Virtual production is also changing the lighting game on movie sets. The panels on the LED screen have built-in lighting that emits a more realistic glow than lighting that is added or changed in post-production. The panels also prevent color spill, which occurs when on-set lights bounce off green or blue screen backdrops and create tinted glares that have to be removed later. In addition, directors can use the game engine to change the mood of a scene by adding or removing warmth, shifting a light’s focus, or taking outdoor scenes from midday to dusk in seconds.

Green and blue screens and post-production effects will have a place in movies for a long time to come, but the industry is headed towards the next generation of special effects — and Full Sail is meeting those demands with a $3-million investment in its students’ futures.

Upgrading Film Education with Studio V1

Building an on-campus virtual production studio was the logical next step for a university that prides itself on prepping students to work on the post-graduation projects of their dreams. In this case, Full Sail is giving students real-world experience in creating imaginary worlds for their student films as well as any commercial and creative projects that come Full Sail’s way.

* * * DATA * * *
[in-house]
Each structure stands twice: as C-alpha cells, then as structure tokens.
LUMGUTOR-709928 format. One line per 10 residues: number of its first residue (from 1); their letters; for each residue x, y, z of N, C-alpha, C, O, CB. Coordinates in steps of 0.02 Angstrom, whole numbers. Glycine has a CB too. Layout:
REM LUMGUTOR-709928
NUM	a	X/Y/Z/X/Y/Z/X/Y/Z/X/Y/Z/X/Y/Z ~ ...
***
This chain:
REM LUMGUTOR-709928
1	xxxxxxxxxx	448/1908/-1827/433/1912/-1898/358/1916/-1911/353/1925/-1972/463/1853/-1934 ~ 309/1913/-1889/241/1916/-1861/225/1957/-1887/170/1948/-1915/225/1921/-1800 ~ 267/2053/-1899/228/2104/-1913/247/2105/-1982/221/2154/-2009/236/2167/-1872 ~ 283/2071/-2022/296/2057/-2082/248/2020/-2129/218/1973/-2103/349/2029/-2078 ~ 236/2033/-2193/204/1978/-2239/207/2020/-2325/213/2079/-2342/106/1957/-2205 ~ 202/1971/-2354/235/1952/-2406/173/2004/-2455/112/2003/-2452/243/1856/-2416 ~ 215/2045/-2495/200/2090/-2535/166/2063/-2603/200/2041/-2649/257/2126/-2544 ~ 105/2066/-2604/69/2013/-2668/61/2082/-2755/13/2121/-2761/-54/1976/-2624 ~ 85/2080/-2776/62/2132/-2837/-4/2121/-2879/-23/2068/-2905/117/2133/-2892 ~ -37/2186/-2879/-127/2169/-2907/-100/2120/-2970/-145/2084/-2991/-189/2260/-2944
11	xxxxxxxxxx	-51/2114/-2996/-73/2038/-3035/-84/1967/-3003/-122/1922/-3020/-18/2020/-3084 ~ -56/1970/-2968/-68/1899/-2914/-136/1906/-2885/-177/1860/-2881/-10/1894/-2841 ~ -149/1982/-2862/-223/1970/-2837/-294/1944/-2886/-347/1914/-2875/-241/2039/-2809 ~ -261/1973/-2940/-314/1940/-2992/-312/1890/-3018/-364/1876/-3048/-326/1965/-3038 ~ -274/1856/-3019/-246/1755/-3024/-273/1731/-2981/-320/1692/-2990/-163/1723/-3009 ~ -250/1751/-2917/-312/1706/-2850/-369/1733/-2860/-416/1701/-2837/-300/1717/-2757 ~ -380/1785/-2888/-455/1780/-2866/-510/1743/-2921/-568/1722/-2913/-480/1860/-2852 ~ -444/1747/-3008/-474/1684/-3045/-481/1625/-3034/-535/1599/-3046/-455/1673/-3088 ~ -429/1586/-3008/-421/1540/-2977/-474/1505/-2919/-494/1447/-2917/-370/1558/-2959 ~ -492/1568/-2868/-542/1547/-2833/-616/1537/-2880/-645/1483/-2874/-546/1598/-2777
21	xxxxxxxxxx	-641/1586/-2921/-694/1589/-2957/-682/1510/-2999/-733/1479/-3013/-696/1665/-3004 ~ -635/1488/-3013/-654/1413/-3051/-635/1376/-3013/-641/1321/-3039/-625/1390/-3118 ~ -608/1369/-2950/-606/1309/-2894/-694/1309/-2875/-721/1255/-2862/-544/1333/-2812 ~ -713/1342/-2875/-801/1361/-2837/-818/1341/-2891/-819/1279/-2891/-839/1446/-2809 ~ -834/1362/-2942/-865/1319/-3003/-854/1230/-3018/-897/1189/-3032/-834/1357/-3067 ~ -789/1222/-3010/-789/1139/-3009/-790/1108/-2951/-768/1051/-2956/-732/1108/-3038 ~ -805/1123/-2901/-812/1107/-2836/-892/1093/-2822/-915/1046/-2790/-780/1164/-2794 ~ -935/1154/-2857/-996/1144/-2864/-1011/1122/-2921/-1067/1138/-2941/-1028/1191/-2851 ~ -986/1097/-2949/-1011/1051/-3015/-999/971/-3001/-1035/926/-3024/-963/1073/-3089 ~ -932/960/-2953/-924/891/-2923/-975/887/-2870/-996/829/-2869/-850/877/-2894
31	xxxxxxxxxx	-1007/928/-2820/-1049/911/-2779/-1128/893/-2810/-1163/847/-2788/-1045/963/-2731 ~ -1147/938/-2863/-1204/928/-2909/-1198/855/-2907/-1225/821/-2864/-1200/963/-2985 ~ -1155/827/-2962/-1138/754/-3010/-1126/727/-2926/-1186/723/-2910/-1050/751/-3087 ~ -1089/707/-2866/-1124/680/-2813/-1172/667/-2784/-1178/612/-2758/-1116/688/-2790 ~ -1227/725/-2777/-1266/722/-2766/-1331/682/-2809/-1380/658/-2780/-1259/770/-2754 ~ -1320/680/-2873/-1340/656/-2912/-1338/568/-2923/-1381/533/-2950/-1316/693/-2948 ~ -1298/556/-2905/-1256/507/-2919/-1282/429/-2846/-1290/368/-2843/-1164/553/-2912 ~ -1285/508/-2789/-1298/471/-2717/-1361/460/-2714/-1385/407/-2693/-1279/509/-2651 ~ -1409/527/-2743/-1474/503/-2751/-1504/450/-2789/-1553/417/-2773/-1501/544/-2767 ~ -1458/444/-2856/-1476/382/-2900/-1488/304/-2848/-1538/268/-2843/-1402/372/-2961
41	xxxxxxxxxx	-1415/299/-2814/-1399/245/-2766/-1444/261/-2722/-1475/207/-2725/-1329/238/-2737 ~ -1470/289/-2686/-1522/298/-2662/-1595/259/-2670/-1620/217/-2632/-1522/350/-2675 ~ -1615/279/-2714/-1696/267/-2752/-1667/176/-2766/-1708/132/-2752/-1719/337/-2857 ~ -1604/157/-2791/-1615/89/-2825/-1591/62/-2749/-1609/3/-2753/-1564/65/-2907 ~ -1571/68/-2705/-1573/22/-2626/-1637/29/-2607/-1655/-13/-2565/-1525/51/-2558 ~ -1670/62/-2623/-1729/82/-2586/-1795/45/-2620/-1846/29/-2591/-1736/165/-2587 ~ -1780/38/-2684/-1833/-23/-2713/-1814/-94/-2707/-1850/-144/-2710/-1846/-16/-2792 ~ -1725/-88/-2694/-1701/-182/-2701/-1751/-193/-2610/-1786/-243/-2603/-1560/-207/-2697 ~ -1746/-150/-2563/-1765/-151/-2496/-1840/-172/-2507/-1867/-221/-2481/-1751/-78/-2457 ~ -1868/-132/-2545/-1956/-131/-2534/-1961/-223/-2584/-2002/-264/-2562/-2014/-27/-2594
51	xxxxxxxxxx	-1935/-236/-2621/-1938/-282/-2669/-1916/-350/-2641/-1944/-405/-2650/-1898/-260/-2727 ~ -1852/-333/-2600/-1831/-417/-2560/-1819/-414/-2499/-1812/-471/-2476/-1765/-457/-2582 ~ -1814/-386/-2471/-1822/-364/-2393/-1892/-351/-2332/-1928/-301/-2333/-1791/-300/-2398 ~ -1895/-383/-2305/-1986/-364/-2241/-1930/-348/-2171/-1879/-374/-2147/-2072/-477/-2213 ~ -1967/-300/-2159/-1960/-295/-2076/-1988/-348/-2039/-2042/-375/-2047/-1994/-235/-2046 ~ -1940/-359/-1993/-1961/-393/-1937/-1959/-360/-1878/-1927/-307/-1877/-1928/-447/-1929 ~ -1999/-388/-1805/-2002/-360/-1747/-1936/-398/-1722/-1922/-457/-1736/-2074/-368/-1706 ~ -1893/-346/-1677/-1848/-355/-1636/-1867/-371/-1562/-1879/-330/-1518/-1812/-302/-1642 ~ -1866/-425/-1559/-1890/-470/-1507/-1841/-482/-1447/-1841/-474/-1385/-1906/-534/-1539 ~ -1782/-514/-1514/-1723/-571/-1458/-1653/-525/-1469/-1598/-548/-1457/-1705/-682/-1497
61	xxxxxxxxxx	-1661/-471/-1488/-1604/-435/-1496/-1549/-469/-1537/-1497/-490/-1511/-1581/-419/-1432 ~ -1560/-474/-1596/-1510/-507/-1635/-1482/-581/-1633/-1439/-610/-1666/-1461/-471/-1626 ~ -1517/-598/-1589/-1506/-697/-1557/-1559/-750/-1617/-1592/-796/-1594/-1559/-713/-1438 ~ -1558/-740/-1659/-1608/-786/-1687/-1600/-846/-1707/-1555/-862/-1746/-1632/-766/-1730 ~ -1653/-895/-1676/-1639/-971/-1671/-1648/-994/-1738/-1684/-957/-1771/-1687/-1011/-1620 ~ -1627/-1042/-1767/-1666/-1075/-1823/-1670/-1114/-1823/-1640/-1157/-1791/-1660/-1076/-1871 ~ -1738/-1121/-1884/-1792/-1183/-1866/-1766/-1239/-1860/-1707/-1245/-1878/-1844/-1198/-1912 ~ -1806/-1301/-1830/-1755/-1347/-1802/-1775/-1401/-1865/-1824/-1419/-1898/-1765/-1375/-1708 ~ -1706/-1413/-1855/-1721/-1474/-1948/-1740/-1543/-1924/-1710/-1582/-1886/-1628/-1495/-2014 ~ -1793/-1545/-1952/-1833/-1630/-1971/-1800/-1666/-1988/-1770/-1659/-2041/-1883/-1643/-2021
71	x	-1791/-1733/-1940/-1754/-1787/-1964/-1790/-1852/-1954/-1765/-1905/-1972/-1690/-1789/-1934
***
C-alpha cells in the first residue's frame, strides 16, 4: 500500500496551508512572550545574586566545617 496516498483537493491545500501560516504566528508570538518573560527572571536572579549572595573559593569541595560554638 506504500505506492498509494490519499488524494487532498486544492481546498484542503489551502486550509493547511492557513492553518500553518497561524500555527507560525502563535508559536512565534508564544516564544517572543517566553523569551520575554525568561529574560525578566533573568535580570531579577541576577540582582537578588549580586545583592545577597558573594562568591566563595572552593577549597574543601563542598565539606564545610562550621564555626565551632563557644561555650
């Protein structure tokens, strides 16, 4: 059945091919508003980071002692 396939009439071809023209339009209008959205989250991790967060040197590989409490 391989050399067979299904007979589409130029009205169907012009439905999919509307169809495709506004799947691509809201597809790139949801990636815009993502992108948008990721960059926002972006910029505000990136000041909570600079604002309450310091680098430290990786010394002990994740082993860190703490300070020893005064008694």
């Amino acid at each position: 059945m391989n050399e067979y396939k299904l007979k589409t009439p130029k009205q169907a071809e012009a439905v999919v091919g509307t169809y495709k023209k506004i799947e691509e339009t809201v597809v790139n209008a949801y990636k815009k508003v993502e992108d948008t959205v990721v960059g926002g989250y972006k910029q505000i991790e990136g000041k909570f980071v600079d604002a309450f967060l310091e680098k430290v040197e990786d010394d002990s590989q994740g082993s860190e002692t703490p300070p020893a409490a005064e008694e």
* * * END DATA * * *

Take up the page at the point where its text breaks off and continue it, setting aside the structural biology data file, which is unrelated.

The studio’s specs are impressive: Top-of-the-line Brompton LED processors convey images from Unreal Engine onto the studio’s 40-foot wide and 16-foot high LED wall. Five hundred hyper-pixel LED tiles (with 410 tiles on the ground and 90 tiles across the ceiling) create crisp imagery for sets. All of this combines to make Studio V1 among the most technologically advanced on-campus studios in the country.

Crew members use Unreal Engine to work on a floor-to-ceiling virtual production screen.

Course directors and students modify a snowy scene in Studio V1.